Big 12 commissioner Bob Bowlsby has spent lots of time recently talking and thinking about what he calls an “upside down” NCAA academic model.
Instead of only penalizing negative behavior, Bowlsby believes there needs to be incentives to reward positive academic behavior. He said there should be competitive advantages for schools that graduate more players than others as opposed to only providing penalties — such as postseason bans — to schools with low Academic Progress Rate (APR) scores.
Lately, there’s very preliminary chatter within college sports of one way to do this: Roll back the clock and eliminate NCAA initial eligibility standards. Schools could accept whatever athletes they want academically but with graduation rates tied to scholarships as an incentive to enroll students who can play sports and graduate.
“The advantage would be the NCAA wouldn’t be viewed as the ogre in Indianapolis that keeps kids from having the opportunity to be eligible,” said Bowlsby, who stressed he doesn’t support the idea at this time. “Put it back on the schools, and maybe you tie initial scholarships to graduation rates. If your undergraduate population graduates at 70 percent and your athletic population graduates at 45, you don’t get to replace scholarships until you get to the place where you meet what the rest of the school does. There’s a lot of ways you could incentivize.”
The idea would be highly controversial. It’s not currently considered by the NCAA Committee on Academic Performance, which, if anything, wants to strengthen the academic rigor of recruits. Starting this year, the NCAA initial eligibility standards are going to get tougher — there will be less time for high schoolers to catch up academically, which sometimes leads to fraud. An academic redshirt year will be created for athletes who don’t meet the new minimum.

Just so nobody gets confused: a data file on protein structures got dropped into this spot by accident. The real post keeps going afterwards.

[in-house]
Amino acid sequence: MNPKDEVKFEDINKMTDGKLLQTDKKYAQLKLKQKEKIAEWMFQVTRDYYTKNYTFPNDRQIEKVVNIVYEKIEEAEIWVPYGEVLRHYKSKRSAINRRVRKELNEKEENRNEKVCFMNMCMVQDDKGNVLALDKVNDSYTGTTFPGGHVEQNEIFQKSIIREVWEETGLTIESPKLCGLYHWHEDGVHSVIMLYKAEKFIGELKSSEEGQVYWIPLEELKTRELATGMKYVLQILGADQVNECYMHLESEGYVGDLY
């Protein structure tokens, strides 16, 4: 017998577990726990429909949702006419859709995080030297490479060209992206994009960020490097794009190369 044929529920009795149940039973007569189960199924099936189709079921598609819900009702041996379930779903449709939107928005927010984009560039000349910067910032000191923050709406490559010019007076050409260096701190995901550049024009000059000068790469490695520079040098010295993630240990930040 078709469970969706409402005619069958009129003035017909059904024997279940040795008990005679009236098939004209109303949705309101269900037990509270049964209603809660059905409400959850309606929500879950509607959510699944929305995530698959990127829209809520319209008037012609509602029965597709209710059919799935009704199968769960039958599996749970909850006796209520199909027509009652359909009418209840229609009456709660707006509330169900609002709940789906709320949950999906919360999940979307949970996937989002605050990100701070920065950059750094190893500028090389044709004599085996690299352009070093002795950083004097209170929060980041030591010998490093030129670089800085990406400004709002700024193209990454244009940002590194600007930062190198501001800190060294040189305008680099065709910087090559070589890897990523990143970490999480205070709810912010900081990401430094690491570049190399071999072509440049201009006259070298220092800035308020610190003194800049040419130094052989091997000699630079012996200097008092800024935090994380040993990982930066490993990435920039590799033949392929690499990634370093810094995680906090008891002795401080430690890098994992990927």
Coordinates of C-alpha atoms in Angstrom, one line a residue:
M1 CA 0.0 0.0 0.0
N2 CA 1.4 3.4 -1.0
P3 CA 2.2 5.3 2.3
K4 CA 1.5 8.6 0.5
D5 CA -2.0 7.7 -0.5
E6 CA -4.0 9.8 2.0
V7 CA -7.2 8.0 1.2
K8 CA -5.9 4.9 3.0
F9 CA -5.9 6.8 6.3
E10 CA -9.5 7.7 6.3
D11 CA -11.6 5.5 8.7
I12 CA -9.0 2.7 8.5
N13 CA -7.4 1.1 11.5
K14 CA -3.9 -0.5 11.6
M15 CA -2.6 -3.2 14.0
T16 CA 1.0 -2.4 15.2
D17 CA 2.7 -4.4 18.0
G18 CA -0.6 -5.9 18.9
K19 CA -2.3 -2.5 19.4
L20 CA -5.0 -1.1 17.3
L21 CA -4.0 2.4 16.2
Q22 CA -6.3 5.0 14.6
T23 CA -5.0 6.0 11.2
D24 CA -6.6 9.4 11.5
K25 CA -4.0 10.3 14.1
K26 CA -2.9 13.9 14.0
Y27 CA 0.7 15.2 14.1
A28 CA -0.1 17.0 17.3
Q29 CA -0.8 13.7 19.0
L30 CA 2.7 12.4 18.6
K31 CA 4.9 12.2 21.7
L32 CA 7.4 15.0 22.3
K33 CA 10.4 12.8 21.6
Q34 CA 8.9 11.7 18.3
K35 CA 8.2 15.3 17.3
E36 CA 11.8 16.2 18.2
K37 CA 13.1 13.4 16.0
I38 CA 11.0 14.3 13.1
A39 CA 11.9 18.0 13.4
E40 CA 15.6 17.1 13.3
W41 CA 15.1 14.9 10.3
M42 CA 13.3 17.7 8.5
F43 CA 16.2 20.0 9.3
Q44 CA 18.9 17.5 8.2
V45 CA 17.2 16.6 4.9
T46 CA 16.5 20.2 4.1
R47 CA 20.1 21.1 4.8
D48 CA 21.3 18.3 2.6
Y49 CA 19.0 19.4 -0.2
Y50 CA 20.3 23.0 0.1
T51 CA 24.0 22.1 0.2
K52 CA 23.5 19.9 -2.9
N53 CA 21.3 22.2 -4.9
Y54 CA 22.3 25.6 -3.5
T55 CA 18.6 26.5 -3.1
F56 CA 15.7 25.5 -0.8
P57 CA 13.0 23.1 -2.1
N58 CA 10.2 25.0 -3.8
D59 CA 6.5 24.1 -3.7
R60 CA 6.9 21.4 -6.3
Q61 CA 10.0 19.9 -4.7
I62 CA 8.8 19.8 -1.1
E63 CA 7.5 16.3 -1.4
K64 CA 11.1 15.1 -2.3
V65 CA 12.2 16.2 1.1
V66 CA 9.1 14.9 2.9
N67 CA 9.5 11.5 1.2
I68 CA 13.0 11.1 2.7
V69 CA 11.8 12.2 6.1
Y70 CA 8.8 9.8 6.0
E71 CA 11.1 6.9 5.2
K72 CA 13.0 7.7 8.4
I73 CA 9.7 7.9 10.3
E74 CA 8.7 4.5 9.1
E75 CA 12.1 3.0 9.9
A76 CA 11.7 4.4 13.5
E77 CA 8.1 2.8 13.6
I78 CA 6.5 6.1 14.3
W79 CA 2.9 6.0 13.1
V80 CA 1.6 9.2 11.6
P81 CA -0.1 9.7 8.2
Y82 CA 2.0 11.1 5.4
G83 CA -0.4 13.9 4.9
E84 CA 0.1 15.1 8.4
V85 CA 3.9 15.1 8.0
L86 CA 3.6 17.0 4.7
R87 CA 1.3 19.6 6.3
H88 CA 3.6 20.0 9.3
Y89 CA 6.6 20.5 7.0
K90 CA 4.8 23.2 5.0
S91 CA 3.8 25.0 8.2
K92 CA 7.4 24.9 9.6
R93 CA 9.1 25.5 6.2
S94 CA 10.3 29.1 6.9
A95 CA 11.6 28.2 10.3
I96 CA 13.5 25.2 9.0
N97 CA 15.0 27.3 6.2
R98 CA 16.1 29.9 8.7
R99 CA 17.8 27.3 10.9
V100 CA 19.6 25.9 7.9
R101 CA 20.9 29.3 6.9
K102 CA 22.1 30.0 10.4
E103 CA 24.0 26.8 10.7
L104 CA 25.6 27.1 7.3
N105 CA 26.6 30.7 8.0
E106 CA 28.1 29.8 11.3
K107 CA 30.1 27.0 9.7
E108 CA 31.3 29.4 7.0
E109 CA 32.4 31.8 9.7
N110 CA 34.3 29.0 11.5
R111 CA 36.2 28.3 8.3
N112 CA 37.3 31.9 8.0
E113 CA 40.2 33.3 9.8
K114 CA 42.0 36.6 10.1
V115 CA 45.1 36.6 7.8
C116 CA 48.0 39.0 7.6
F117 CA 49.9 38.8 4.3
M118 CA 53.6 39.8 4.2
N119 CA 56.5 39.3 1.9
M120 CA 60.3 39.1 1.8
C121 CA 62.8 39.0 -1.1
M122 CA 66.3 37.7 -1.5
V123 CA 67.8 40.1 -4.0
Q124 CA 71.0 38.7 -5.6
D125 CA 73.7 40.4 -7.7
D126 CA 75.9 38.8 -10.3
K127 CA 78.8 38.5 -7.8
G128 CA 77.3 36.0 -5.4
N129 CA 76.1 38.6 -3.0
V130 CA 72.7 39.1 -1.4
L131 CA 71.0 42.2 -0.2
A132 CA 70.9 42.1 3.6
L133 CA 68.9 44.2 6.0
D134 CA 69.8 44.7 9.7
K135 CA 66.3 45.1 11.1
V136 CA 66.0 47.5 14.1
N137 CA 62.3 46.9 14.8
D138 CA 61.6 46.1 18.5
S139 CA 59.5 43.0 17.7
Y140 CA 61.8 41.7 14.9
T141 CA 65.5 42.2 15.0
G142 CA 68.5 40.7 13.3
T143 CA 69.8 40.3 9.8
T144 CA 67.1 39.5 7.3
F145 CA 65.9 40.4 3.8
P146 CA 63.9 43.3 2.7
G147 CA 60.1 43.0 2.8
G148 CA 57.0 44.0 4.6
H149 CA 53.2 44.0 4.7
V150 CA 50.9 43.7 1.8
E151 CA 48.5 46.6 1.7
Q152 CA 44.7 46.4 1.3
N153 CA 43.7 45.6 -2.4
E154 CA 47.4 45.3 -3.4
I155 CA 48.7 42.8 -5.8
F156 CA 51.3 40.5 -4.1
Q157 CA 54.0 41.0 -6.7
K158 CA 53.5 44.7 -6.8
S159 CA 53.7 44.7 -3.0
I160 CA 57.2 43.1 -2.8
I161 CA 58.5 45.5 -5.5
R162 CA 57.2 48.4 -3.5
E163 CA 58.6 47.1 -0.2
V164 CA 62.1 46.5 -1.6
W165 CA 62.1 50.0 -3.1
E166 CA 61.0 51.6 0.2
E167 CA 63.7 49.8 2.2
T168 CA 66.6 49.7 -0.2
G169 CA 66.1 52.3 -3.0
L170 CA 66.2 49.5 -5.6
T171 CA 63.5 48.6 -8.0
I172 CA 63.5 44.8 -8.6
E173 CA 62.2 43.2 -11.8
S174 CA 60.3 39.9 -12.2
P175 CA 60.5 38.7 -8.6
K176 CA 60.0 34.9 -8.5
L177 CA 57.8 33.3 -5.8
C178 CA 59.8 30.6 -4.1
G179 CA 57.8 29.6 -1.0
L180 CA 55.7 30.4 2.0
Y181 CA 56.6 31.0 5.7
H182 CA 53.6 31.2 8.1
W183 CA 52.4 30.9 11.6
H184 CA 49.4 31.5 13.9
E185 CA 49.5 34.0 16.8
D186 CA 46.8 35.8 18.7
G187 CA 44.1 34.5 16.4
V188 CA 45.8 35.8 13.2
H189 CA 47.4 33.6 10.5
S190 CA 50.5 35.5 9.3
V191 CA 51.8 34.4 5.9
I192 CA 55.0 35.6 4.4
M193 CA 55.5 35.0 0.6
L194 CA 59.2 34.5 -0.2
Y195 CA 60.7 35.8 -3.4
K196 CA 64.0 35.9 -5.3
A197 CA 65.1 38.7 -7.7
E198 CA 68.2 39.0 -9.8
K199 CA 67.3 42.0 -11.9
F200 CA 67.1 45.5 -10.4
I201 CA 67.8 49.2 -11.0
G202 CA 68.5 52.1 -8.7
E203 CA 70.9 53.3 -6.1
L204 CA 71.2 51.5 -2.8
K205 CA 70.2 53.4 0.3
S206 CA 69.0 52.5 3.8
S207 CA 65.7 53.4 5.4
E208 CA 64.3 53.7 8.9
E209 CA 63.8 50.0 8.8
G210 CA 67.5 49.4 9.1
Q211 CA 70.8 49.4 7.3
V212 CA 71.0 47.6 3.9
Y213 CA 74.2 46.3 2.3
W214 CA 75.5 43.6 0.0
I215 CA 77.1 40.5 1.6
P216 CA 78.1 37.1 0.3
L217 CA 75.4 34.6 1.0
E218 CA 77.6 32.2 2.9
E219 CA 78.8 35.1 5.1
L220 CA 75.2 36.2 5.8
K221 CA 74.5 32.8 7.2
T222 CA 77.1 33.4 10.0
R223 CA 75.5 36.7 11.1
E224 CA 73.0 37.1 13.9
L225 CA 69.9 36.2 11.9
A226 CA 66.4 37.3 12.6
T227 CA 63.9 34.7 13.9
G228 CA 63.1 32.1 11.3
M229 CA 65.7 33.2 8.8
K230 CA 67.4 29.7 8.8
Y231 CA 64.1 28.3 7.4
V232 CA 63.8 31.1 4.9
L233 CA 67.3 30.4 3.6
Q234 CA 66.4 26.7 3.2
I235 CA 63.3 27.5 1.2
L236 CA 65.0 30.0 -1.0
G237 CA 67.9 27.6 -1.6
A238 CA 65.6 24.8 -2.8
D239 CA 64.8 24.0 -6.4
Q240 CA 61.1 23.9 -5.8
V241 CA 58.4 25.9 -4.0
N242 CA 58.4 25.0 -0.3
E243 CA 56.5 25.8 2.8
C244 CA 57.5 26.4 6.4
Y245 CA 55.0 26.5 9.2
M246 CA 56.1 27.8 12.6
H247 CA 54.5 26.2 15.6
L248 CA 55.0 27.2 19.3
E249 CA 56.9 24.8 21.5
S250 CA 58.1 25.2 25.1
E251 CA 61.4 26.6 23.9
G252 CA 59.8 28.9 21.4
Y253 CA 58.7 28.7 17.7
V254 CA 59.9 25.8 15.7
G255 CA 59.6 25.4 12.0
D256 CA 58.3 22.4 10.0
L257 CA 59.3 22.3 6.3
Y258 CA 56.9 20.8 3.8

Since NCAA initial eligibility standards began in 1986, the minimum essentially became the baseline for many universities. Many schools have their own admission standards. But for 30 years there has always been a floor set by the NCAA, in large part because competitors don’t trust each other over who they will admit into school.
“I think (eliminating NCAA standards) would make a lot of people very uncomfortable at the beginning of that conversation because it would really be a significant and drastic shift,” ACC commissioner John Swofford said. “I think you’ve got a lot of heartburn sometimes with the NCAA trying to determine what high school courses and high schools are legitimate and what aren’t. Does the NCAA need to be in that business? Does the membership want it in that business? Or is there another way to address it?
“It’s thinking outside of the box, so to speak, on something very fundamental. For those of us that have been in the profession for a professional lifetime, it’s pretty hard to imagine there not being some type of initial eligibility standard. I don’t think that’s close to being reality, but there is some conversation.”
This is the second time in two years that some commissioners are discussing what many people would consider a radical idea. Last year, the Big Ten pushed out the idea of bringing back freshman ineligibility, an idea that has gained no traction.